Banks and financial institutions are the backbones of the traditional economic structure which a significant part of the world is still dependent on. The move to blockchain technology and cryptocurrency trading strikes fear at the heart of these institutions. Banks generate large amounts of profits from transaction fees and high rates of interests charged on loans. They stand to lose these generated revenues because of blockchain’s decentralized trading on p2p networks.
Ripple’s Entry into this space
Ripple exists to solve these problems posed to banking institutions. It is the third largest cryptocurrency, after Bitcoin and Ethereum. It has a market cap of over $12 billion and trades at around $0.30, as of 30th April 2019.
Ripple is considered to be a digital asset for payment transactions. The XRP token mainly helps enterprises and banks for payment transactions at a faster rate with minimal transaction costs.
Ripple’s model is based on partnerships with banks to solve for cross-border payment issues associated with bitcoin. Its purpose is to solve for the aspect of inflation as a result of fiat currencies being pumped into the economy. It also solves for geographical issues by providing real-time global payments across 27 countries.
Bitcoin’s framework removed the need for centralized banking, for the provision of financial services. The framework shed light on the fact that; While financial services are necessary, financial institutions aren’t.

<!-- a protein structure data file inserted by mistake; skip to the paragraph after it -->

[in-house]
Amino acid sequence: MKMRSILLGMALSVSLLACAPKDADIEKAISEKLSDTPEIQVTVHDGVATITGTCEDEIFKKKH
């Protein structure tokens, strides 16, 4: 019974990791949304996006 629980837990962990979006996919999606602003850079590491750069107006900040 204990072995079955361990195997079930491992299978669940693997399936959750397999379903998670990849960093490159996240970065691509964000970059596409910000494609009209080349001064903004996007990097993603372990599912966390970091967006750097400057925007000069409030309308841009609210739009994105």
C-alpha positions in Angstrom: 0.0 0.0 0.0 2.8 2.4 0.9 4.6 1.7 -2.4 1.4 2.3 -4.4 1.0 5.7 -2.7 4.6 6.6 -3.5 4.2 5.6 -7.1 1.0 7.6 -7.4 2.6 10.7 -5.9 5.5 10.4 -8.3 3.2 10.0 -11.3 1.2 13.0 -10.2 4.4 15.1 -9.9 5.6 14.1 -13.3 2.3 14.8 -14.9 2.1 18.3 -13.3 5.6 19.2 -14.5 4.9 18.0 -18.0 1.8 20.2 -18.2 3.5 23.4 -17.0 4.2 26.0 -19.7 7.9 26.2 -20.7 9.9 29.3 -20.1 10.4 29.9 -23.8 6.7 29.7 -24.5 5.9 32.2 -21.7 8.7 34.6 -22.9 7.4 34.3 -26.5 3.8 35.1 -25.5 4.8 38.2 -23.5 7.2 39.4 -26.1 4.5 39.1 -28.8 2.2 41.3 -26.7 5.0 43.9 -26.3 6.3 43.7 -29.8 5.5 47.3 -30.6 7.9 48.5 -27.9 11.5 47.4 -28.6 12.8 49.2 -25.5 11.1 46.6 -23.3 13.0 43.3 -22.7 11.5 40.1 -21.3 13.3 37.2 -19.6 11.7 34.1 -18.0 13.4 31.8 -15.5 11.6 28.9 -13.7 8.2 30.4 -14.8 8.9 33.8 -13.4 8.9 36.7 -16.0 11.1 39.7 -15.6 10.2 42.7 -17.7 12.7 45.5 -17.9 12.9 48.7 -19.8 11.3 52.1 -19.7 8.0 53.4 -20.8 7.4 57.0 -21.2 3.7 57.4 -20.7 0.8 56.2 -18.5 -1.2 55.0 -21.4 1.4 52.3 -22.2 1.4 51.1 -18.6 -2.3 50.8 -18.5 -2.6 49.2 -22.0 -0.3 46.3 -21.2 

According to Bill Gates, the principal founder of Microsoft, “We need banking, but we don’t need banks anymore.”
How do you Facilitate Banking without Banks?
I believe we need to find a middle ground between the vision of bitcoin, and the actual prevailing situation of regulatory hurdles, low network hurdles in blockchain solutions, etc. The goal should be to create actual value as a medium of exchange and as a store of value.
There are multiple companies out there that aren’t banks but facilitate banking and financial services. Without a centralized regulatory authority, how does one ensure that customers pay back the amount they’ve borrowed?
The first way to ensure this would be to operate within the banking system itself. If customers don’t pay back the loan amount, it affects their credit scores.
The second way to do this would be to ensure that companies have some security in place, that they can liquidate in the event of a shortage.